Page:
How to make your passwords more secure

Take action to protect your online accounts and identity offline

Bulletproof your passwords article

If you're looking for a cross-platform, cross-browser manager, we can thoroughly recommend LastPass.com. It's free for desktop use and $1 a month covers all mobile app access on most platforms, plus it's random-password generator means every password you use will be different.

Bulletproof your passwords article

If one miserly dollar a month is too much then try the free open-source KeePass.info; it's excellent, and mobile apps are available, but you'll need to manage the transfers of the vault file yourself.

Even with a password manager we'd still advise you not to store financial account details on it or even your primary email details, as loss of your vault password would open up all of your passwords.

3. Create stronger passwords

Some sites limit password length to 12 characters. Annoying! For ones that don't, www.xkpasswd.net, inspired by the XKCD cartoon, generates long, memorable passwords, and can throw in the curve ball of numbers, characters, capitalisation and padding as you see fit.

4. Verify-only email accounts

Using layers of security is a good way of working.

If you can place separation between 'unimportant' sign-ups - such as that forum you can't mention to your partner - and sensitive services, such as your bank accounts, all the better.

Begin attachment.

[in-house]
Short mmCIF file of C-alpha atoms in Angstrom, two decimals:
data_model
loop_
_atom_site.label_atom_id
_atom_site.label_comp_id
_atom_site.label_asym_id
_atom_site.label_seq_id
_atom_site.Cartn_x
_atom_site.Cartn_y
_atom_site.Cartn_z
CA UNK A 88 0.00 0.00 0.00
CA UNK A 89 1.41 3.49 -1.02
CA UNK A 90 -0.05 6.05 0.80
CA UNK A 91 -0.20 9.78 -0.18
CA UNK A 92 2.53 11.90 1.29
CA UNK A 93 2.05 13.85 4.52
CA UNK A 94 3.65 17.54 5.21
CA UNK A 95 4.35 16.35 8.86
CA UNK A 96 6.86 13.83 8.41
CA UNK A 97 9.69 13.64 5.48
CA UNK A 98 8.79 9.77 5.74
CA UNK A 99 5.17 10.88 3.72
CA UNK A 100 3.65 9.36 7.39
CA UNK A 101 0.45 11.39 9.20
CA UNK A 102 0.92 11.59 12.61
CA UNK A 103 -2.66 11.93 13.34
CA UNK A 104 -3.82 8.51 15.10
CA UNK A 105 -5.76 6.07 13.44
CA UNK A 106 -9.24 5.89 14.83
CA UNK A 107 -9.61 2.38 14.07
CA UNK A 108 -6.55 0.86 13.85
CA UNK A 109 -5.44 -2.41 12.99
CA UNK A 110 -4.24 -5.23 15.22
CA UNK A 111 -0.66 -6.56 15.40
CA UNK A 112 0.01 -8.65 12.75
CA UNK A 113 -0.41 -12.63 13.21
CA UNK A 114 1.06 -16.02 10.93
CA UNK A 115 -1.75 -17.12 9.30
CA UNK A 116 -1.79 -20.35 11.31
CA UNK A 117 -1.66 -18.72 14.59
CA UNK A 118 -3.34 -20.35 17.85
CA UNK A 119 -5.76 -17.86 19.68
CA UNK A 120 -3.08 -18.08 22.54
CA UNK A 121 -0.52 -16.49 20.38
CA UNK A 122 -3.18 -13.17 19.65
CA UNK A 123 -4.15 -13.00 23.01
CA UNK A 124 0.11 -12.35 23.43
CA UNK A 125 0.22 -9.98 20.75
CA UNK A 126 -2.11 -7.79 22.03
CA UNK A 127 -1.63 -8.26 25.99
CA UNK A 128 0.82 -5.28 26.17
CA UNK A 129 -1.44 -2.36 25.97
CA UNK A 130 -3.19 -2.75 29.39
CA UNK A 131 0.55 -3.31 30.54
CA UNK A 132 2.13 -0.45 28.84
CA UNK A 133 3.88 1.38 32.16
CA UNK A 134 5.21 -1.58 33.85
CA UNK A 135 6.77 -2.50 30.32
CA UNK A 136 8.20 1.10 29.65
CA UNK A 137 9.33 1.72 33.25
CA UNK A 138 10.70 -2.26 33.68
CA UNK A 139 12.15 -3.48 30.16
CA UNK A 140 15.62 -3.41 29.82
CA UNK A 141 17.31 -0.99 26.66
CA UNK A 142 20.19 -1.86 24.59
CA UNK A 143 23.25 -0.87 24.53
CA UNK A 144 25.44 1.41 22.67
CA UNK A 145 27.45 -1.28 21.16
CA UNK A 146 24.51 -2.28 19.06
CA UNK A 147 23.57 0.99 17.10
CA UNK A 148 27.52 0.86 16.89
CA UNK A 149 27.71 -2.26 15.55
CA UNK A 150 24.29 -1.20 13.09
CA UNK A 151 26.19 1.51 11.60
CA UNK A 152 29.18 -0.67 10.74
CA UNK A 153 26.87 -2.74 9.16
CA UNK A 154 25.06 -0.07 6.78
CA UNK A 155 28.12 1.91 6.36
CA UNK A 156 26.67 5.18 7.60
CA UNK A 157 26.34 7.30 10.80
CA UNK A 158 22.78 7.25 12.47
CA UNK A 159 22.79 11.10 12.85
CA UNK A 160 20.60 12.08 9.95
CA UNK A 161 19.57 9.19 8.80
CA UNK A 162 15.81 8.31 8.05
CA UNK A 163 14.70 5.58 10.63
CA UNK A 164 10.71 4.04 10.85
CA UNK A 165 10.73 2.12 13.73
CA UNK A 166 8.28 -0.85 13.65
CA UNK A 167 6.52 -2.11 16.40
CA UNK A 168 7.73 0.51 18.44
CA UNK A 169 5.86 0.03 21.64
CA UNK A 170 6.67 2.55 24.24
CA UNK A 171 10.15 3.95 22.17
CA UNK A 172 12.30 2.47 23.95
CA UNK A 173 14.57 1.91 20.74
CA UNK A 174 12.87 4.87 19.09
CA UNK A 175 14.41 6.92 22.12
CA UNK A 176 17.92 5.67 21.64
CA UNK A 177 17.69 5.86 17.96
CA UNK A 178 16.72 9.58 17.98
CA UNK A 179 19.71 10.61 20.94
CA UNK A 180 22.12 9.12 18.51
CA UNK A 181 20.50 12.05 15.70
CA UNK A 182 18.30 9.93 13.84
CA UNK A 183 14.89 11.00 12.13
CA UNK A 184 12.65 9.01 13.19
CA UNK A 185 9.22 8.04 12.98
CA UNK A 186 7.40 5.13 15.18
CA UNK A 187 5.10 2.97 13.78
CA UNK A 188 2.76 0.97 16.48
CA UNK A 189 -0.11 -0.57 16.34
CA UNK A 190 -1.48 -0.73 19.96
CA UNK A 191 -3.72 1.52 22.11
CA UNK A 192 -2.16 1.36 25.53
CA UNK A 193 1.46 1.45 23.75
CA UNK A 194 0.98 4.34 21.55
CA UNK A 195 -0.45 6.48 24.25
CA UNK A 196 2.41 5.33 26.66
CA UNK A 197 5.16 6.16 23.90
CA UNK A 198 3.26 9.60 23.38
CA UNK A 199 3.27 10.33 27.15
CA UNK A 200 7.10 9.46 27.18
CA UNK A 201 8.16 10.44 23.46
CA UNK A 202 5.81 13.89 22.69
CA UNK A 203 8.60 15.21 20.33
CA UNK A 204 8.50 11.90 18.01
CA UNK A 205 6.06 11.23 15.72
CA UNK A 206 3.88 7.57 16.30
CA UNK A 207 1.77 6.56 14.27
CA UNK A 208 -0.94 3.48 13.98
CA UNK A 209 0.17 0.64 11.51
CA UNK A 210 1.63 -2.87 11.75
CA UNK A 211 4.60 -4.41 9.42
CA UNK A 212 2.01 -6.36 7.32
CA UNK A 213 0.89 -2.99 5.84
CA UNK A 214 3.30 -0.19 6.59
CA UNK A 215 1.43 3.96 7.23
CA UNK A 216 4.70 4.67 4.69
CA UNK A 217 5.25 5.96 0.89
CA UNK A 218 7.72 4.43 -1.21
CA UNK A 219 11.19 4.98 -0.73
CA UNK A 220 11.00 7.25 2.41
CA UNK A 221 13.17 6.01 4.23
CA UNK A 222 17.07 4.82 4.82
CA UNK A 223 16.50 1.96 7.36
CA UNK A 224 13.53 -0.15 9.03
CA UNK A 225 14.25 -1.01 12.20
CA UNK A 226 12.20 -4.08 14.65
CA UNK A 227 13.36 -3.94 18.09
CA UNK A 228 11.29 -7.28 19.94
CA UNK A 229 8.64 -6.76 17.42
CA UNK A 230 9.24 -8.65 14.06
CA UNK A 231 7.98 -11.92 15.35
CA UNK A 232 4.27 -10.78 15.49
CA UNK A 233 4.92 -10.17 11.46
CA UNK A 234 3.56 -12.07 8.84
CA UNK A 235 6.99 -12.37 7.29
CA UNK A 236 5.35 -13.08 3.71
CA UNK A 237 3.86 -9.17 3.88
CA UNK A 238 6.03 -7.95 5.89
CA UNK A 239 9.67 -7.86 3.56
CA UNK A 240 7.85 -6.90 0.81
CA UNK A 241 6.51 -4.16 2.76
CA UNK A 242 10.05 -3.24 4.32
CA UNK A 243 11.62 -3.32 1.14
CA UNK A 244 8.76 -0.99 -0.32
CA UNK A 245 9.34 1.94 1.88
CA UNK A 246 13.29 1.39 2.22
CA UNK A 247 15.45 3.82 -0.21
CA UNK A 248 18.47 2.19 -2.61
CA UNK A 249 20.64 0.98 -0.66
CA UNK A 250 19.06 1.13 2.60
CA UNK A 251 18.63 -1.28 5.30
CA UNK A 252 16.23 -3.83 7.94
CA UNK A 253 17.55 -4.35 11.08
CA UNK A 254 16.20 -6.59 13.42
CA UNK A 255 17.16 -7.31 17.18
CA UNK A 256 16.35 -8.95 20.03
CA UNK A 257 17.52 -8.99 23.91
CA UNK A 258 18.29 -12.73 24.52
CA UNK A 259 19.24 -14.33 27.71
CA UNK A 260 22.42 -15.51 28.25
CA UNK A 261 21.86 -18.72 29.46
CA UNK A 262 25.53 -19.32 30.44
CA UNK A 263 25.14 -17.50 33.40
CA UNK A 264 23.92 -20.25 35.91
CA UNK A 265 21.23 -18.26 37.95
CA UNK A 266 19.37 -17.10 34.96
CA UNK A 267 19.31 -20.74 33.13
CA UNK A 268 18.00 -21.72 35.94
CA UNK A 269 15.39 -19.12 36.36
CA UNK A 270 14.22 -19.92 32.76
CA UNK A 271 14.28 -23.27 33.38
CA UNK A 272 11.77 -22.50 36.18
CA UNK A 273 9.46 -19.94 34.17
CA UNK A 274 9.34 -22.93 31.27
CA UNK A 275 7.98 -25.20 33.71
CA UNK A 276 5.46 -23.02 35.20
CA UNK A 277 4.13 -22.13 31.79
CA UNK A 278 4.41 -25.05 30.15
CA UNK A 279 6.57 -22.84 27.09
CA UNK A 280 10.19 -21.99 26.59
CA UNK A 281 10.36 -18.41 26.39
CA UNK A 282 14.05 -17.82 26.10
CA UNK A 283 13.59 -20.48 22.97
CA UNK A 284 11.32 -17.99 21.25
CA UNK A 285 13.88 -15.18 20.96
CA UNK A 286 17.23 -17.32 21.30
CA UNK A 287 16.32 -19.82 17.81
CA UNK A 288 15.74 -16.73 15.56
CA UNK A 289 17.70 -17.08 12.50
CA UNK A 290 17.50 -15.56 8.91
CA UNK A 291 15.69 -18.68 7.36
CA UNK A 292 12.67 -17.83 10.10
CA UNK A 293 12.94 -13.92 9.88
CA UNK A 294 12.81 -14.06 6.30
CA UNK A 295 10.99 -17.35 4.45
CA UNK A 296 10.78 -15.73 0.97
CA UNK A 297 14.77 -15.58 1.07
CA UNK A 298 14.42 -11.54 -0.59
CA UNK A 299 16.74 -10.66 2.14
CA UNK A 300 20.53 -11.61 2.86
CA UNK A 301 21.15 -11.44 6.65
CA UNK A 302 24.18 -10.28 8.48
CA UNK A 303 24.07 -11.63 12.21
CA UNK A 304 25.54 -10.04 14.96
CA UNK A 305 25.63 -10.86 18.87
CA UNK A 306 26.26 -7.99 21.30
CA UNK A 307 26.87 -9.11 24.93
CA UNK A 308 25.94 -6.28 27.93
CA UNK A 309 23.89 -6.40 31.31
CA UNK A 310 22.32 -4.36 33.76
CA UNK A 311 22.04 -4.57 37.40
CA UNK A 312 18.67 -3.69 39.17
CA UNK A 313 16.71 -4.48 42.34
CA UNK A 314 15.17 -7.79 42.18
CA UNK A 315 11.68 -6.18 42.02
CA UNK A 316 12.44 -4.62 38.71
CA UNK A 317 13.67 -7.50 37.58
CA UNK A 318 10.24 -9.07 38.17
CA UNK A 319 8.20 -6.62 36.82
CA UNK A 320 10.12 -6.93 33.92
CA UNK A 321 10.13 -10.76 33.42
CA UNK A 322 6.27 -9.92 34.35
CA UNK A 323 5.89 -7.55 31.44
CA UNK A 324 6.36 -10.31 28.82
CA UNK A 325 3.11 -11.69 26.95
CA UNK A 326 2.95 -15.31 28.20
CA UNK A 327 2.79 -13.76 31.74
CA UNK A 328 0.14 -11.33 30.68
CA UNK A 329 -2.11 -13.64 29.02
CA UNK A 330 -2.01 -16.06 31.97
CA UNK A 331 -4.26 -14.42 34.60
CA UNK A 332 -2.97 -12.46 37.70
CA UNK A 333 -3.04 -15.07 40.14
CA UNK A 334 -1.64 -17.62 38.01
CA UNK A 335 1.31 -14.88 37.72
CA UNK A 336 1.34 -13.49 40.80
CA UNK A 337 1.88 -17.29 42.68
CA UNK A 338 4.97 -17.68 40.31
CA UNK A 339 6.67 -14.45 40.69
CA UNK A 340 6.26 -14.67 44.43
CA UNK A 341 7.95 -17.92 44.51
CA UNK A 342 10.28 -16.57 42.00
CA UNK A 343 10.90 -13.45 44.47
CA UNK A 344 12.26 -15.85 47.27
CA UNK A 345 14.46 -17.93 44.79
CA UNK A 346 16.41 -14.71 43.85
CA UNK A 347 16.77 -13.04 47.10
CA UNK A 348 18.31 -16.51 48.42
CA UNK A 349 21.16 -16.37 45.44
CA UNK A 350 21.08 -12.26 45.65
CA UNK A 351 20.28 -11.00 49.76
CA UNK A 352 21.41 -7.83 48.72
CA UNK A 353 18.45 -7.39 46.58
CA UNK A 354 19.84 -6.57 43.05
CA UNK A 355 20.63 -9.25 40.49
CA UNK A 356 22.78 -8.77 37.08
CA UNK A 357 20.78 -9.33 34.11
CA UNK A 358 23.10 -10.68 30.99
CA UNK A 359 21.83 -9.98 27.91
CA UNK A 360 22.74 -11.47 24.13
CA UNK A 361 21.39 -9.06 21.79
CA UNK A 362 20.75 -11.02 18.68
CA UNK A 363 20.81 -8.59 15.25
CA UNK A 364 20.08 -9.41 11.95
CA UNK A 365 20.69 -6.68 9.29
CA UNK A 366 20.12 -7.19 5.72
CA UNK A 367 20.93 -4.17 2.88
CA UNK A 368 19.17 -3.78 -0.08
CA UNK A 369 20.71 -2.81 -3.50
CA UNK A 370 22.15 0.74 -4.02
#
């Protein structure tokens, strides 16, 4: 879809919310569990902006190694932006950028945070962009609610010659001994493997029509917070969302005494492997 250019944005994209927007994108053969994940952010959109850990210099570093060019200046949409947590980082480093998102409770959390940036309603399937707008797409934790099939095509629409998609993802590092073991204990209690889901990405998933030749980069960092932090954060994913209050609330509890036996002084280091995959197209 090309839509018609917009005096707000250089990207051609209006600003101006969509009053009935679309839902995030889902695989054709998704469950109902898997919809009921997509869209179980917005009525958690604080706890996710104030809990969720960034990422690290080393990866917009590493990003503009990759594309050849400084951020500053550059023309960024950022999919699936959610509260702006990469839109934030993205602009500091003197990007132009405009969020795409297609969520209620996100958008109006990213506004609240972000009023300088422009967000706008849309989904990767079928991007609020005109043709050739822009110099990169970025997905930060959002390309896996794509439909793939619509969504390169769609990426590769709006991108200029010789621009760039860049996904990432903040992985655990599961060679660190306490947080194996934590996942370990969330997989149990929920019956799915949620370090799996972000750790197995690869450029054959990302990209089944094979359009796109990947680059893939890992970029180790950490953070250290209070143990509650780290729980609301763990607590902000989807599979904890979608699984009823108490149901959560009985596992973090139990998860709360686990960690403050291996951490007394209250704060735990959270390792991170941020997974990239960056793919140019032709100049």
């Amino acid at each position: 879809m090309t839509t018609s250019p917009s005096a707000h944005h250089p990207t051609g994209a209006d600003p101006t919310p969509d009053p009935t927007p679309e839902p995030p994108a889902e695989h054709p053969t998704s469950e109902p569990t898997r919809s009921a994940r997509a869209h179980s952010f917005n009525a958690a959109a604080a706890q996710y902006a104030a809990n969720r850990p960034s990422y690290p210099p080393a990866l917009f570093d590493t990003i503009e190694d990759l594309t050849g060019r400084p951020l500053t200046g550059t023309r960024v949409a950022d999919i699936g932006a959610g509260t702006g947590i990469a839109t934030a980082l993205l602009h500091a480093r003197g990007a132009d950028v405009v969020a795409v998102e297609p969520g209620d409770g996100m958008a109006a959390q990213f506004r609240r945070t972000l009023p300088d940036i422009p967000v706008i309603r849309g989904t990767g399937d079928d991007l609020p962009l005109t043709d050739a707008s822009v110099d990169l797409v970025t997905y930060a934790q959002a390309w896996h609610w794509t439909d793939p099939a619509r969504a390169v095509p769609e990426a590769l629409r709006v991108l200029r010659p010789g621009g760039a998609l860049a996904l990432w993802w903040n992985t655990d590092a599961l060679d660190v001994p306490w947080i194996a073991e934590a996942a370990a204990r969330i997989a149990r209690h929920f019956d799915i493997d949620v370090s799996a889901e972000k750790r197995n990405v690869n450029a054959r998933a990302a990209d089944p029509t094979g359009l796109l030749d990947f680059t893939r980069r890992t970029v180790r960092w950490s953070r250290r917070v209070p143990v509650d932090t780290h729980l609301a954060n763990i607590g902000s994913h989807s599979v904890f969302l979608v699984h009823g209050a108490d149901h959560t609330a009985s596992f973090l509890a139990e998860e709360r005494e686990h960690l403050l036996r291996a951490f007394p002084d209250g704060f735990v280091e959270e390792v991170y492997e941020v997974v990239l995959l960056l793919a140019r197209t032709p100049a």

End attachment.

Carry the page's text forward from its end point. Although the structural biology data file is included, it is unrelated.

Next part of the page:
Use an extra email account to register for forums and the like. If these should get hacked or compromised it'll be far harder to trace any password, username or any personal information to anything else that could be more important.

Similarly, consider using personally-identifiable services such as social networks on yet another email account. While perhaps not as sensitive as such, hacked accounts can cause real-life headaches and provide hackers with personally-identifiable details.

5. Ring-fence vital services

Many of these problems come from us being human and succumbing to laziness.

In a way, pretending that we're never going to be lazy doesn't help, but should certainly mitigate this lazy behaviour.

At the absolute minimum, try and ring-fence your behaviour when it comes to vital financial institutes and your primary email. Use unique and complex password for each.

To a degree, many banks have cut-out laziness and enforced TFA solutions, so it's a mute point. Even Google offers TFA for its accounts and you should consider activating this if it's your primary email, as it's your last line of defence.

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